It is a long time since the Sharks have faced such illustrious opponents as the Premier League’s Orrell St. James.
It is a long time since the Sharks have faced such illustrious opponents as the Premier League’s Orrell St. James in a serious match, and so this Cup draw was one they’d been looking forward to excitedly for some considerable time. Not only was it a chance to renew old hostilities (and friendships, if we’re honest), but it was also an opportunity to test themselves against a footballing side of real quality.
And what a worthy exercise it proved to be.
On the day, Shevington didn’t get the result they’d been hoping for, but they came very close and were able to leave a wet, muddy pitch at the end feeling proud of their efforts.
And yet – and this has to be said – the Sharks, who for most of the game were very strong and aggressive, playing with a much higher level of intensity than they normally do, ultimately contrived to defeat themselves. It is true that the conditions caused problems for both teams, but repeated self-inflicted errors by Shevington – loose carries and subsequent knock-ons, crucial one-on-one tackles missed and, above all, silly penalties – only made an already difficult task into a near-impossibility.
Once again, the Shevington bogey of failing to execute full sets of six in the attack zone through sheer panic manifested itself. Once again, there was a baffling determination to keep the ball among the forwards even though, early on in the game, putting it wide to the Sharks’ fleet-footed threequarters had paid great dividends.
But really it would be churlish to keep focussing on the negatives. Overall, this was a very creditable performance by a First Division team whom several neutral spectators afterwards described as the better of the two outfits on the day.
Shevington certainly got off to a flying start. Competing strongly in the middle and creating a platform for halfbacks Rob Pritchard and Cameron Boulter, the Sharks showed great vision and defied the elements by playing the ball fast and wide. Lightning-quick centre Ryan Shaw was able to take full advantage of this, twice showing a clean pair of heels to the Orrell defence, who looked astonished that the visitors had anyone in their ranks who could simply run around them, and couldn’t seem to believe that they were suddenly 8 points adrift.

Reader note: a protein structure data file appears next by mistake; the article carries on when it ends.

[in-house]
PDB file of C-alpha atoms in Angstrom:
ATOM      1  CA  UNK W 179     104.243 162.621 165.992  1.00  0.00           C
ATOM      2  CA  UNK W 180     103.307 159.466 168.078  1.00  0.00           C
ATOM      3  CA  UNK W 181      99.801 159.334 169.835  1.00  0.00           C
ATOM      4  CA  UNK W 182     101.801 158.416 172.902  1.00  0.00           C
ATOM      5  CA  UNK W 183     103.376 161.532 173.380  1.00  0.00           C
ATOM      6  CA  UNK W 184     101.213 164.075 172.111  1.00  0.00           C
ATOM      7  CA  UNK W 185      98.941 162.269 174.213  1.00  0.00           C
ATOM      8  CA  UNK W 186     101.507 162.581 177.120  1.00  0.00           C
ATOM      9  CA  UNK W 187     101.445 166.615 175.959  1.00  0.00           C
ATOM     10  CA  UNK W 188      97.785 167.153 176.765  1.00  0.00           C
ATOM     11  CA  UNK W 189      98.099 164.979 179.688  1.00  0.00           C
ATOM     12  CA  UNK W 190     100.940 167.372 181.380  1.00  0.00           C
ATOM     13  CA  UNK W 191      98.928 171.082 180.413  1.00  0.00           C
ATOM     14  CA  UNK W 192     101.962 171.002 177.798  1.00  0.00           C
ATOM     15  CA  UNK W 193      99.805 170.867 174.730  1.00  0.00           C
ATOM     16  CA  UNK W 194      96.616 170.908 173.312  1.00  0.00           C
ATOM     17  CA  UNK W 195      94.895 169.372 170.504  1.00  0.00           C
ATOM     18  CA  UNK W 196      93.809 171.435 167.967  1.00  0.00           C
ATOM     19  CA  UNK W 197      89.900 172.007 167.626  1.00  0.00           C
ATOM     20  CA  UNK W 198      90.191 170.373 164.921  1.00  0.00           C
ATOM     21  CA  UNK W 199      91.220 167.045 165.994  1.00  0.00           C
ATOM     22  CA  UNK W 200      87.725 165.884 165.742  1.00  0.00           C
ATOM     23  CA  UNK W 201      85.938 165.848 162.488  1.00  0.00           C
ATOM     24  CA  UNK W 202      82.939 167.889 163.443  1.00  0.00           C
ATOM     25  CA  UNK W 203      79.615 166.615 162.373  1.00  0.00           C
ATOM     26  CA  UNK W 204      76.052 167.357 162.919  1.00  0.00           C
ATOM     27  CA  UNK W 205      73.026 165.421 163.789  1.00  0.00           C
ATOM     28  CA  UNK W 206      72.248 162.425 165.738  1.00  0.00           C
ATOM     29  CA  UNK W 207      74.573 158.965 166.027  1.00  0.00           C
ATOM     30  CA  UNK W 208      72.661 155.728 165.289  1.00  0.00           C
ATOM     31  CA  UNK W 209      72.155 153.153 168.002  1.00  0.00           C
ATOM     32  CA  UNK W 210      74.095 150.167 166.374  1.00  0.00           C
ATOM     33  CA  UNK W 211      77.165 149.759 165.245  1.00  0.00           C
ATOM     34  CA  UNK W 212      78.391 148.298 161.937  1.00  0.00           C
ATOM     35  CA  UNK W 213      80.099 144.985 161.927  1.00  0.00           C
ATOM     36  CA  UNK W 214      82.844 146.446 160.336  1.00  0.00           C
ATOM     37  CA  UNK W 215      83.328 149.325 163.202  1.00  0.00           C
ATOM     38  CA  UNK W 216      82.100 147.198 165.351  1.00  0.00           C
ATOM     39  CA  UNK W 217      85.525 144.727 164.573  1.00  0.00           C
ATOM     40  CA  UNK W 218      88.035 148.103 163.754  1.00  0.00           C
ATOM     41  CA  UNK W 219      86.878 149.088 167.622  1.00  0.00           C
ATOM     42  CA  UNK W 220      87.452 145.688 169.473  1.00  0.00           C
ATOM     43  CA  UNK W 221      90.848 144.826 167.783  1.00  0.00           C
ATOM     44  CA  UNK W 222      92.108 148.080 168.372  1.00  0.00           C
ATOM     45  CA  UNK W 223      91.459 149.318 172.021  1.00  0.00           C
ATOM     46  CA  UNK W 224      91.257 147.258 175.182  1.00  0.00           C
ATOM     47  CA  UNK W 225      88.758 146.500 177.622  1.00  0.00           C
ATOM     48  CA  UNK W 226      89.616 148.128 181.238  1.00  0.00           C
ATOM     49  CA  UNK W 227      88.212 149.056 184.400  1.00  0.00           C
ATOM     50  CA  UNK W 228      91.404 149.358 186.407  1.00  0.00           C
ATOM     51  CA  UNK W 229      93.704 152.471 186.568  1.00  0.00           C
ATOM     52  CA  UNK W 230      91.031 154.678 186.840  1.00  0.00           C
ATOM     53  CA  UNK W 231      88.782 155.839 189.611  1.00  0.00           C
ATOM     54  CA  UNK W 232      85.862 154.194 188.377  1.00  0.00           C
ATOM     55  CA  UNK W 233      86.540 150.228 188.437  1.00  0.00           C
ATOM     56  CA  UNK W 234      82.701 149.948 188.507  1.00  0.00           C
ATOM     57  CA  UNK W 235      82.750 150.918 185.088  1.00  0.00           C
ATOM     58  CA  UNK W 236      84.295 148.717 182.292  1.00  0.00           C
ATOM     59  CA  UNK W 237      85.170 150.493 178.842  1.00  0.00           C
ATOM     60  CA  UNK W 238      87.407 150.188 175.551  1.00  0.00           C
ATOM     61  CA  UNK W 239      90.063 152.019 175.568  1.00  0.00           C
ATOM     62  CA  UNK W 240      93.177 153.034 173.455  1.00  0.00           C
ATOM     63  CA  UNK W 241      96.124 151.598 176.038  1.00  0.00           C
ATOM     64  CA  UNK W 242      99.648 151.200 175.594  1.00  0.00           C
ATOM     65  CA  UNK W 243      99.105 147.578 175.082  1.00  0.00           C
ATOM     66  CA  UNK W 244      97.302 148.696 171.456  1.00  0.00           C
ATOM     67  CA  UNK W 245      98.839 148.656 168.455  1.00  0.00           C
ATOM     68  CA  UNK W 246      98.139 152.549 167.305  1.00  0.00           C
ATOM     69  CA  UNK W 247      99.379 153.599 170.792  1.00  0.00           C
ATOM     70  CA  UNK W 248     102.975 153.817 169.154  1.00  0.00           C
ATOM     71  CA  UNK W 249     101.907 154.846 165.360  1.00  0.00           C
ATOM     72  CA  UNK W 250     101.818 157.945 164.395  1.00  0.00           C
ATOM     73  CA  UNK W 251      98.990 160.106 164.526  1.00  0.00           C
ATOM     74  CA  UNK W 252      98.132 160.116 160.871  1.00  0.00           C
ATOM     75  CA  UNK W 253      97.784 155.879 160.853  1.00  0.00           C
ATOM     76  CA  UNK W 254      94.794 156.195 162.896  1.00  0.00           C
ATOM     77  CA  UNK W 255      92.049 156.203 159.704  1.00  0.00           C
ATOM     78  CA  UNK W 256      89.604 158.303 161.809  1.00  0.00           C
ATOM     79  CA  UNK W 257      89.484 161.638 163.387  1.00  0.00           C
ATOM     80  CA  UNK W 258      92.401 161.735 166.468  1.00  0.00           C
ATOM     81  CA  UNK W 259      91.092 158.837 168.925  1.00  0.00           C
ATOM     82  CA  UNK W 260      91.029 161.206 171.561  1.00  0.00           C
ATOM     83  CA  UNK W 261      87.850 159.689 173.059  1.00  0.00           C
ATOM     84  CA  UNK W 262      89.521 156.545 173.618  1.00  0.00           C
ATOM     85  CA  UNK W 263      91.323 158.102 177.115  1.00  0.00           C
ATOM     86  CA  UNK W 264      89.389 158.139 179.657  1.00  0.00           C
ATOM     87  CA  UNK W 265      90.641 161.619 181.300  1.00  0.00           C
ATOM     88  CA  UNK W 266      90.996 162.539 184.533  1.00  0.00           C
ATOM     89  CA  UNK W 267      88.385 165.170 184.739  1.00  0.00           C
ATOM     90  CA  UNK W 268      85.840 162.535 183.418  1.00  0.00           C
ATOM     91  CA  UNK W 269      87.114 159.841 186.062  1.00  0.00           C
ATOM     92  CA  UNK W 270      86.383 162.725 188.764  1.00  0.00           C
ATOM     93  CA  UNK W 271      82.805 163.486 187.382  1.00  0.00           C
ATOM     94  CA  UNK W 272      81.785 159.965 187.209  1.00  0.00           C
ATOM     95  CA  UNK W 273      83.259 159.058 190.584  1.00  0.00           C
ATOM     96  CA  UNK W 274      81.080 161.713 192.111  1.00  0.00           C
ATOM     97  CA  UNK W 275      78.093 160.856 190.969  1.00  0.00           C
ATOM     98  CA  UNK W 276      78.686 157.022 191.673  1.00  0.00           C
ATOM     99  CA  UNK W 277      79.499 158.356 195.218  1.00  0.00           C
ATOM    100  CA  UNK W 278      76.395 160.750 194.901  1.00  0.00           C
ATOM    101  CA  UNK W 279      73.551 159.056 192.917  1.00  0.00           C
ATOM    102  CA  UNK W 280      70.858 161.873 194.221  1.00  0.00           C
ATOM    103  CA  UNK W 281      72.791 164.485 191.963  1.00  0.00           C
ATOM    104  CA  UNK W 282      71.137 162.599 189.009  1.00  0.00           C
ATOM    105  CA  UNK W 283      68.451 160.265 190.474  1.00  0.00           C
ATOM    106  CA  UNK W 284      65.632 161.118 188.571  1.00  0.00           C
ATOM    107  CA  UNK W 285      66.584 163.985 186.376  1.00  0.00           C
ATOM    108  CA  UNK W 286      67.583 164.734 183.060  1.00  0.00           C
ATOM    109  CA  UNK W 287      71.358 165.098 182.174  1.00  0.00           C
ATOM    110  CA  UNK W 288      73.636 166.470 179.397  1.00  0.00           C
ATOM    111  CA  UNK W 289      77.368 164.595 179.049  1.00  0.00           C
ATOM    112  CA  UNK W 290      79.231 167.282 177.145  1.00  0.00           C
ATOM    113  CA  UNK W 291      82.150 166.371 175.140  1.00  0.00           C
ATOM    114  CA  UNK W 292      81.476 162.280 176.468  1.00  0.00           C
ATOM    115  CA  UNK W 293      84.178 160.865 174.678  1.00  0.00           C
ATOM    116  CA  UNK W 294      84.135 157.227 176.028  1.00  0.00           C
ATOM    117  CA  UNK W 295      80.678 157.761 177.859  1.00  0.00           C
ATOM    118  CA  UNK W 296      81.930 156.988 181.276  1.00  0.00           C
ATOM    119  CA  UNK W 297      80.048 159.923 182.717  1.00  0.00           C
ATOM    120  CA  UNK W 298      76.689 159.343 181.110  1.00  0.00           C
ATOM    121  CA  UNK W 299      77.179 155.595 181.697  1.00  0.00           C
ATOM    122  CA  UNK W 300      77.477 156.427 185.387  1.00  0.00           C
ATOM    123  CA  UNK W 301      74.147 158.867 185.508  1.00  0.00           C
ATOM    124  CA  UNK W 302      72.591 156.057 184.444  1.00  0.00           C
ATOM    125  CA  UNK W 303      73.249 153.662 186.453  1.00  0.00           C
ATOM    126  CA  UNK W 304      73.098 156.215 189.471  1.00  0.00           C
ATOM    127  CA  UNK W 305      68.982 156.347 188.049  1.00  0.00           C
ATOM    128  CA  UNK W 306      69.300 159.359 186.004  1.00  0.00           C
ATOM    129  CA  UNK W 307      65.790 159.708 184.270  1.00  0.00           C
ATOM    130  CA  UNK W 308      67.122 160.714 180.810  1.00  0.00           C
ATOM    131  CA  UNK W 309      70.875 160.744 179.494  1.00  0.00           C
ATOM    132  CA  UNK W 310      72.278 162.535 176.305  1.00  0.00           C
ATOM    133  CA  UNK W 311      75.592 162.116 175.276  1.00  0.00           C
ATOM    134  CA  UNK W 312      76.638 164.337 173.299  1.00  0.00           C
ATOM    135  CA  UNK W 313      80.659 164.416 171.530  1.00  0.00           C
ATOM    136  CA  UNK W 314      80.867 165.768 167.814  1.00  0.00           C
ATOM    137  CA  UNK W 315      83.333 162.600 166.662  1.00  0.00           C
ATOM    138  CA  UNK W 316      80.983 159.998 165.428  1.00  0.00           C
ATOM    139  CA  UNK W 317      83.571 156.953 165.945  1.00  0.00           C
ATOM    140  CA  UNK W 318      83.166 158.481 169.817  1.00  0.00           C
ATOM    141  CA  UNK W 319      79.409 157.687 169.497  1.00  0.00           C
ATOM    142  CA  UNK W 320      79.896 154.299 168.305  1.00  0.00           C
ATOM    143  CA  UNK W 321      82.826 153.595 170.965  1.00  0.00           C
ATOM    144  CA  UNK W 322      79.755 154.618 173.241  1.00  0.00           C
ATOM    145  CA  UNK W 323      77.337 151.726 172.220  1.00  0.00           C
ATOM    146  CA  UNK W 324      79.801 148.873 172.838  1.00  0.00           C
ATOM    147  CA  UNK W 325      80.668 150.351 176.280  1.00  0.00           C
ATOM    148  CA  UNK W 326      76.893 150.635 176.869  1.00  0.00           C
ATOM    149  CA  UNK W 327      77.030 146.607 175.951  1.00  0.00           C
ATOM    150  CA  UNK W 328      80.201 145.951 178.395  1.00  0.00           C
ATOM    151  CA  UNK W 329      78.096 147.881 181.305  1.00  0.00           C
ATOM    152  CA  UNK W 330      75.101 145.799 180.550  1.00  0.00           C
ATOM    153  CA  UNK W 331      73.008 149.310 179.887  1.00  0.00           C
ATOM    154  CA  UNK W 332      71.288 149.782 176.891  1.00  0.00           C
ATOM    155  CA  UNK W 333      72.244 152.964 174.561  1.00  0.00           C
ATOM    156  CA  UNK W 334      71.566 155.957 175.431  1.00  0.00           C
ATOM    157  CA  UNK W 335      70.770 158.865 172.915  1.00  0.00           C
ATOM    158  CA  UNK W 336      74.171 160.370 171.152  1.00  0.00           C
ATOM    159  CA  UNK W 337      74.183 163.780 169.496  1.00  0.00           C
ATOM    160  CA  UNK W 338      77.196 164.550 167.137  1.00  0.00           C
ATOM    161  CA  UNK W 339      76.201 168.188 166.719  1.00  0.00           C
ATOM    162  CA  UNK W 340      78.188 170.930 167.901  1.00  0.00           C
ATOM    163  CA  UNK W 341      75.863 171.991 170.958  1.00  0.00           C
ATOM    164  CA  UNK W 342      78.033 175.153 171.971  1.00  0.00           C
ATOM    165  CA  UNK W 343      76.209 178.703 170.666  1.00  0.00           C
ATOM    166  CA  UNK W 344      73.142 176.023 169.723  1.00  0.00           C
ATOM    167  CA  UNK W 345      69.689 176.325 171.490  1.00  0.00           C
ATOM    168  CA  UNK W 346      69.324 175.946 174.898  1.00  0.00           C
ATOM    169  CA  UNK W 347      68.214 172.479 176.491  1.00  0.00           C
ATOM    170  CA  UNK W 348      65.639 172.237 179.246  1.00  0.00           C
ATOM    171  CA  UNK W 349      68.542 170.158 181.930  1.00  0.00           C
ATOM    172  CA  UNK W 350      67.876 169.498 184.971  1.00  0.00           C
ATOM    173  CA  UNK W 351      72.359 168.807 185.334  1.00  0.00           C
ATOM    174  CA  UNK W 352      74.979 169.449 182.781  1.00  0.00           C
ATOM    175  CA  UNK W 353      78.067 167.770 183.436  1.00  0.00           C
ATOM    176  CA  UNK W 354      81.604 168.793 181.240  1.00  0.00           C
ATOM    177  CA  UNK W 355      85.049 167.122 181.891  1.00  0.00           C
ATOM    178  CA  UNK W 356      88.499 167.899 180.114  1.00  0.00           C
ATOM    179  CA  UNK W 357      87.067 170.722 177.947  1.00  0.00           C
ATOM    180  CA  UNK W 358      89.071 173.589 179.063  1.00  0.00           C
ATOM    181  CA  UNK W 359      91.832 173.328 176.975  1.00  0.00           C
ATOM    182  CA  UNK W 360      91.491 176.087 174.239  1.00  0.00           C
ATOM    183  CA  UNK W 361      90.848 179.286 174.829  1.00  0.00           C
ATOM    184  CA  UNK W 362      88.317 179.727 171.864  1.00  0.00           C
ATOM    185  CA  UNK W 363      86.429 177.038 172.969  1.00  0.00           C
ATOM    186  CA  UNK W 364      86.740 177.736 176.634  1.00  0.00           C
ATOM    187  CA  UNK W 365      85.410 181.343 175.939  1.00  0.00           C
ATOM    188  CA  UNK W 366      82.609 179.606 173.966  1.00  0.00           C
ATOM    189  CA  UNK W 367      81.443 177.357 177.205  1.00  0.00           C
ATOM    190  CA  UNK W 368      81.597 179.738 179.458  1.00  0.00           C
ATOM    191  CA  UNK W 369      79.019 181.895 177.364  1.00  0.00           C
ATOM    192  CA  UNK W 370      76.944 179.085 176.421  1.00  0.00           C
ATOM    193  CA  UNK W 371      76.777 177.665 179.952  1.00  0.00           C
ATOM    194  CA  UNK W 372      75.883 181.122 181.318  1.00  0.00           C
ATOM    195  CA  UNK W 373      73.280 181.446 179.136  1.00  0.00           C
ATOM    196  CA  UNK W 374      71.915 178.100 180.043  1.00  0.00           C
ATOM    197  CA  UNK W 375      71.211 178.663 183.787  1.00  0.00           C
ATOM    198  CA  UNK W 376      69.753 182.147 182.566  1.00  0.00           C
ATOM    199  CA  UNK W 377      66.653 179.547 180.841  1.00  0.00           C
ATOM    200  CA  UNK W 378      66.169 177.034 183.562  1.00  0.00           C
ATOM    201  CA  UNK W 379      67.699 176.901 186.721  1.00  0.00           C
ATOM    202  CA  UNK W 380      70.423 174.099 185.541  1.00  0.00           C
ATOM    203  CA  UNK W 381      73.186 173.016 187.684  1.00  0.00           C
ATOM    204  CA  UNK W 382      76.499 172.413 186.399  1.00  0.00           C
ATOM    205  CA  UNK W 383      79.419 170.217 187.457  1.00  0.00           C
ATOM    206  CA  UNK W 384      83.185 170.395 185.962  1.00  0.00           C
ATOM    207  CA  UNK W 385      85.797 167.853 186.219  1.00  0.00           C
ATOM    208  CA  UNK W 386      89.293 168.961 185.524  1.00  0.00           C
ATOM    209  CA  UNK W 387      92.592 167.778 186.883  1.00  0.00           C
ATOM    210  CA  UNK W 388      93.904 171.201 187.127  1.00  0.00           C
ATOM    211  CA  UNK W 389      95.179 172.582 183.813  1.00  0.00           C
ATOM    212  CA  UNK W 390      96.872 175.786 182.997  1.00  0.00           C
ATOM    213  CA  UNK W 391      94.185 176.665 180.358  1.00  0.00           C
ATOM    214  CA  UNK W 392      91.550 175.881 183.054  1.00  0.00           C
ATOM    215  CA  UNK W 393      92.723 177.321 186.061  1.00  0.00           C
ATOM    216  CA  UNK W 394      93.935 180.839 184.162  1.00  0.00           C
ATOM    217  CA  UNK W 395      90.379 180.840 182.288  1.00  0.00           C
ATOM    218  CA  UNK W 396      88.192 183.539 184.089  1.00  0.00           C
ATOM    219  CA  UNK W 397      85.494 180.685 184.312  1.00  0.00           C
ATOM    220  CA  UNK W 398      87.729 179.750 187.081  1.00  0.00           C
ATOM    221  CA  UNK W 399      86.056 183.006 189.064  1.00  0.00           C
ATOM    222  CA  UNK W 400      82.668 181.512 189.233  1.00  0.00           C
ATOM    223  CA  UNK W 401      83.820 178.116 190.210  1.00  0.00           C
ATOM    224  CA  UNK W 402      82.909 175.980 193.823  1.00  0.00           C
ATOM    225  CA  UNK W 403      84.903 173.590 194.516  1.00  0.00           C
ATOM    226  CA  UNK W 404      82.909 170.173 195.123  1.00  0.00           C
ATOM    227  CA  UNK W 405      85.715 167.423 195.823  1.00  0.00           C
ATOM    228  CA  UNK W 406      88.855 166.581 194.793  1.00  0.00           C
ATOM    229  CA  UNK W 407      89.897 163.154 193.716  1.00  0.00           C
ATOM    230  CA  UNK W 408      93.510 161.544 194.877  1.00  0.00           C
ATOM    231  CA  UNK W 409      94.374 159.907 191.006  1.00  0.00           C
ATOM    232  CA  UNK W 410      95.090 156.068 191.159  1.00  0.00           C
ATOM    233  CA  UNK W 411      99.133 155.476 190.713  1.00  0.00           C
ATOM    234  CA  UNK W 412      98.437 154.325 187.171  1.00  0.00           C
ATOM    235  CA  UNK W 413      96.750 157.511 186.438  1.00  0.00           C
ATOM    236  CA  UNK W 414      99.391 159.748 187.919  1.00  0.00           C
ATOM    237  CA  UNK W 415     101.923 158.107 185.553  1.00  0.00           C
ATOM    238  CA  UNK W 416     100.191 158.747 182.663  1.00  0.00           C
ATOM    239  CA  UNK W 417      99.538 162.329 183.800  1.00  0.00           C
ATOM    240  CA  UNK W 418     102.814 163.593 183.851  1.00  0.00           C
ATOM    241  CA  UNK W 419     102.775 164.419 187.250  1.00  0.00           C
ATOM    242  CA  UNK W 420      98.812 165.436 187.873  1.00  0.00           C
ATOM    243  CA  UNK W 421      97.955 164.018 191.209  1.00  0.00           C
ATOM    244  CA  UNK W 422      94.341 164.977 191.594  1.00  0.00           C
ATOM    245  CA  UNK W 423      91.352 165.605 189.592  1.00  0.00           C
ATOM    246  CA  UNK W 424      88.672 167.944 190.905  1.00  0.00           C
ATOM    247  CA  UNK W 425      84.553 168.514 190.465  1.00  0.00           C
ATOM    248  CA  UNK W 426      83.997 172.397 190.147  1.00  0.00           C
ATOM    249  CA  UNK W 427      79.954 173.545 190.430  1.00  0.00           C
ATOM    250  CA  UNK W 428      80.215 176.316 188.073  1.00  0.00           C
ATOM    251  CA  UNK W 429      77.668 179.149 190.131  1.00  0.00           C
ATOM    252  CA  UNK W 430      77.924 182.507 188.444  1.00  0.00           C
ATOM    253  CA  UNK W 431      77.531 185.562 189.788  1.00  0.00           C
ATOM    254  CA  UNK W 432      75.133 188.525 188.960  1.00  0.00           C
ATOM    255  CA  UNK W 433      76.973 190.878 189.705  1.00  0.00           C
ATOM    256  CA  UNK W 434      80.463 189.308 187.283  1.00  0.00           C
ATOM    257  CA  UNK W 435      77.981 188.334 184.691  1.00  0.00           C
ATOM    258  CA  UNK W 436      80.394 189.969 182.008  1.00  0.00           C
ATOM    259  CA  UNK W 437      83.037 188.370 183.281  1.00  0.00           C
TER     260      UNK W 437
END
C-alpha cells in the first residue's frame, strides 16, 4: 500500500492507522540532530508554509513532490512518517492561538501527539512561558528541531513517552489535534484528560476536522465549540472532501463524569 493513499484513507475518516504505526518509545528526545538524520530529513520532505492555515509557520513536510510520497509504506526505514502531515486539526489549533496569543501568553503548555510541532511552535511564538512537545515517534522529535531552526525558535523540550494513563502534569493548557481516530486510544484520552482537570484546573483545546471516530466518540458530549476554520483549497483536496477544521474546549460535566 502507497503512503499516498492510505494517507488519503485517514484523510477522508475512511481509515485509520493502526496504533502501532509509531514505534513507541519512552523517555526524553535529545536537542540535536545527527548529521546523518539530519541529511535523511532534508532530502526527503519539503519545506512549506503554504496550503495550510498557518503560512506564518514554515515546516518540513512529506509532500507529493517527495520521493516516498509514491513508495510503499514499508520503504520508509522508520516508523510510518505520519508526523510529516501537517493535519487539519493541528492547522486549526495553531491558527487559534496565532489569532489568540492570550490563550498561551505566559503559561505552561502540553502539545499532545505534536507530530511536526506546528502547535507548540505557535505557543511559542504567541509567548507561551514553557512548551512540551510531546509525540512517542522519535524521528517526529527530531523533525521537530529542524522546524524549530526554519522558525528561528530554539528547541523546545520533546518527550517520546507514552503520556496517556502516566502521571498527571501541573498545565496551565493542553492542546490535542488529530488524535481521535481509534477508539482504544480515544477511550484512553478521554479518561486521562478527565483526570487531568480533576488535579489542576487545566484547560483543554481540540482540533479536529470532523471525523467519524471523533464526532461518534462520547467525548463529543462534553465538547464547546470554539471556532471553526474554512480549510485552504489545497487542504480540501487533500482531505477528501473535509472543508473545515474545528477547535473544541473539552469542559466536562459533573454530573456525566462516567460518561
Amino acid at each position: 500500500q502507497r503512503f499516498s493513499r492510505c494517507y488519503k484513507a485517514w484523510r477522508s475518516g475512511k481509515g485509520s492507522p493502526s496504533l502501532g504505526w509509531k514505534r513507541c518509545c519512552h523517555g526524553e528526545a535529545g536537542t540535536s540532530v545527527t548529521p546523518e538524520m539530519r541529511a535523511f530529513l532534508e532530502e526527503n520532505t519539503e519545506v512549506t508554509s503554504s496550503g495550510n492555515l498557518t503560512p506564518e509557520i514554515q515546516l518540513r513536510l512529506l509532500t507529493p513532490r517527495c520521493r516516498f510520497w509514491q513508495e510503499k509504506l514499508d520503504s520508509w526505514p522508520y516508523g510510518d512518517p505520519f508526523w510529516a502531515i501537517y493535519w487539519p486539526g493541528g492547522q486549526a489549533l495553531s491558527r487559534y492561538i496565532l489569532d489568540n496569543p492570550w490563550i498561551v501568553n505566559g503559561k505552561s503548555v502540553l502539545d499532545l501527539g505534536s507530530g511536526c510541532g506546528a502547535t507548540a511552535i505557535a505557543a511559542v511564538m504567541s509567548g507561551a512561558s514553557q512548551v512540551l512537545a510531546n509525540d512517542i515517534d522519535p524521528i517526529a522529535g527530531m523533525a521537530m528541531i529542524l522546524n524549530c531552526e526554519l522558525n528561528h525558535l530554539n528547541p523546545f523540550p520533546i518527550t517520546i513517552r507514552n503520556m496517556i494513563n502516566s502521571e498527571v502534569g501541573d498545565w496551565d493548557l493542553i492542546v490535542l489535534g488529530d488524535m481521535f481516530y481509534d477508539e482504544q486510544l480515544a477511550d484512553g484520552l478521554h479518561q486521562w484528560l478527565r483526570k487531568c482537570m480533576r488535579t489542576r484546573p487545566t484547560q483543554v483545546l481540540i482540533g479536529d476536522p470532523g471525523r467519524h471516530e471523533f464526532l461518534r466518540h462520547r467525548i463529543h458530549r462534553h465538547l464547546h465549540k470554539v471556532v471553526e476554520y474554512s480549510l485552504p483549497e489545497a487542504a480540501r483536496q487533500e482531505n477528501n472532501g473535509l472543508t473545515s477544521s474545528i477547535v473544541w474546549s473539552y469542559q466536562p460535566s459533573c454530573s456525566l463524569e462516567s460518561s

Inevitably, St. James fought back but were being held in the middle quite efficiently by a Sharks pack for whom Brad Cartwright, skipper Sam Wilde, Sam Gray, John Lowe and Anthony Wilkinson were outstanding. The action was end-to-end, if a little stop/start thanks to the rain-soaked surface, but defences were generally on top. It was all the more frustrating then, to see Orrell manage to claw their way back in before half time with soft tries scored by their two props from close to the Shevington line.
Undeterred, Shevington managed to get back into the lead in the second half, after a great break by Wilde opened the door for Boulter to touchdown next to the uprights. But having seen their hosts come back from the dead in the first period, their confidence was now a little fragile. As Orrell counter-attacked aggressively, the Shevington mistakes were coming thick and fast, and when the hosts began to rebuild their own points tally the Sharks withdrew into a forward game rather than continue throwing the ball wide, and didn’t re-emerge. That said, Shevington’s final try was a neat bit of work, a well judged up-and-under from Boulter, and a bustling chase to reach it by centre Harry Finch, which caused chaos in the Orrell ranks, allowing winger Kyle Downs to dive over the whitewash.
In the absence of regular kicker, Joe Foster, the Sharks were also hampered when it came to converting these tries. Boulter managed to hook one over, making good but unsuccessful efforts in all the other instances.
Though Shevington eventually lost the game, an interesting thing from the sidelines was the manner in which they stepped up several gears to match Orrell’s Premier League intensity. This was done almost by instinct, and suggests that many of these boys have a latent ability they may not yet have fully realised. Aside from their tendency to panic, most of the Sharks did not look out of place operating at Orrell’s level. The important thing now is for them to maintain it in the league, which is currently wide open again thanks to a recent Blackbrook defeat. If they can manage this, many First Division rivals will be left in their wake.